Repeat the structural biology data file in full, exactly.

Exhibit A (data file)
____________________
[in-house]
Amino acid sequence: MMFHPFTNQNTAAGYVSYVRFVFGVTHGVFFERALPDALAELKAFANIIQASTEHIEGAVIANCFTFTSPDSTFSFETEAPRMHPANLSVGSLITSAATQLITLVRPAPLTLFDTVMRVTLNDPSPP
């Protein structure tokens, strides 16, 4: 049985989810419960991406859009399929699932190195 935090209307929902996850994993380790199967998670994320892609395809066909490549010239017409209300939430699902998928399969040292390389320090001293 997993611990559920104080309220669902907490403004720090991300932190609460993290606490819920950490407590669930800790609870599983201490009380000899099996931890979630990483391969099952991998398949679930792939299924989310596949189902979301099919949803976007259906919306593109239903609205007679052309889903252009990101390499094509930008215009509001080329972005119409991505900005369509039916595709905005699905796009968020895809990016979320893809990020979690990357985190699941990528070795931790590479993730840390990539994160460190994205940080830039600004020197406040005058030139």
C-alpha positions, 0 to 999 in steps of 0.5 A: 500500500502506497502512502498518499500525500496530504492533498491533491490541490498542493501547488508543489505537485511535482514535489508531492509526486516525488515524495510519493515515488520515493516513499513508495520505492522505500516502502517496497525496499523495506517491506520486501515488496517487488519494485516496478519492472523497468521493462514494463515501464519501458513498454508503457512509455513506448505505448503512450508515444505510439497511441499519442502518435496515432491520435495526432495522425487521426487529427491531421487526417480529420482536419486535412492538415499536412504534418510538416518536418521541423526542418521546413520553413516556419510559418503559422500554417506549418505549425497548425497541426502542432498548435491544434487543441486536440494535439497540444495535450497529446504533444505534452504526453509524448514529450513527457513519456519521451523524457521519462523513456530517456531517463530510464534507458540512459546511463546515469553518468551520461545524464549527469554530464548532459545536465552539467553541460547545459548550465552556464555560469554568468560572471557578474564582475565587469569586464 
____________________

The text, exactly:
[in-house]
Amino acid sequence: MMFHPFTNQNTAAGYVSYVRFVFGVTHGVFFERALPDALAELKAFANIIQASTEHIEGAVIANCFTFTSPDSTFSFETEAPRMHPANLSVGSLITSAATQLITLVRPAPLTLFDTVMRVTLNDPSPP
């Protein structure tokens, strides 16, 4: 049985989810419960991406859009399929699932190195 935090209307929902996850994993380790199967998670994320892609395809066909490549010239017409209300939430699902998928399969040292390389320090001293 997993611990559920104080309220669902907490403004720090991300932190609460993290606490819920950490407590669930800790609870599983201490009380000899099996931890979630990483391969099952991998398949679930792939299924989310596949189902979301099919949803976007259906919306593109239903609205007679052309889903252009990101390499094509930008215009509001080329972005119409991505900005369509039916595709905005699905796009968020895809990016979320893809990020979690990357985190699941990528070795931790590479993730840390990539994160460190994205940080830039600004020197406040005058030139």
C-alpha positions, 0 to 999 in steps of 0.5 A: 500500500502506497502512502498518499500525500496530504492533498491533491490541490498542493501547488508543489505537485511535482514535489508531492509526486516525488515524495510519493515515488520515493516513499513508495520505492522505500516502502517496497525496499523495506517491506520486501515488496517487488519494485516496478519492472523497468521493462514494463515501464519501458513498454508503457512509455513506448505505448503512450508515444505510439497511441499519442502518435496515432491520435495526432495522425487521426487529427491531421487526417480529420482536419486535412492538415499536412504534418510538416518536418521541423526542418521546413520553413516556419510559418503559422500554417506549418505549425497548425497541426502542432498548435491544434487543441486536440494535439497540444495535450497529446504533444505534452504526453509524448514529450513527457513519456519521451523524457521519462523513456530517456531517463530510464534507458540512459546511463546515469553518468551520461545524464549527469554530464548532459545536465552539467553541460547545459548550465552556464555560469554568468560572471557578474564582475565587469569586464 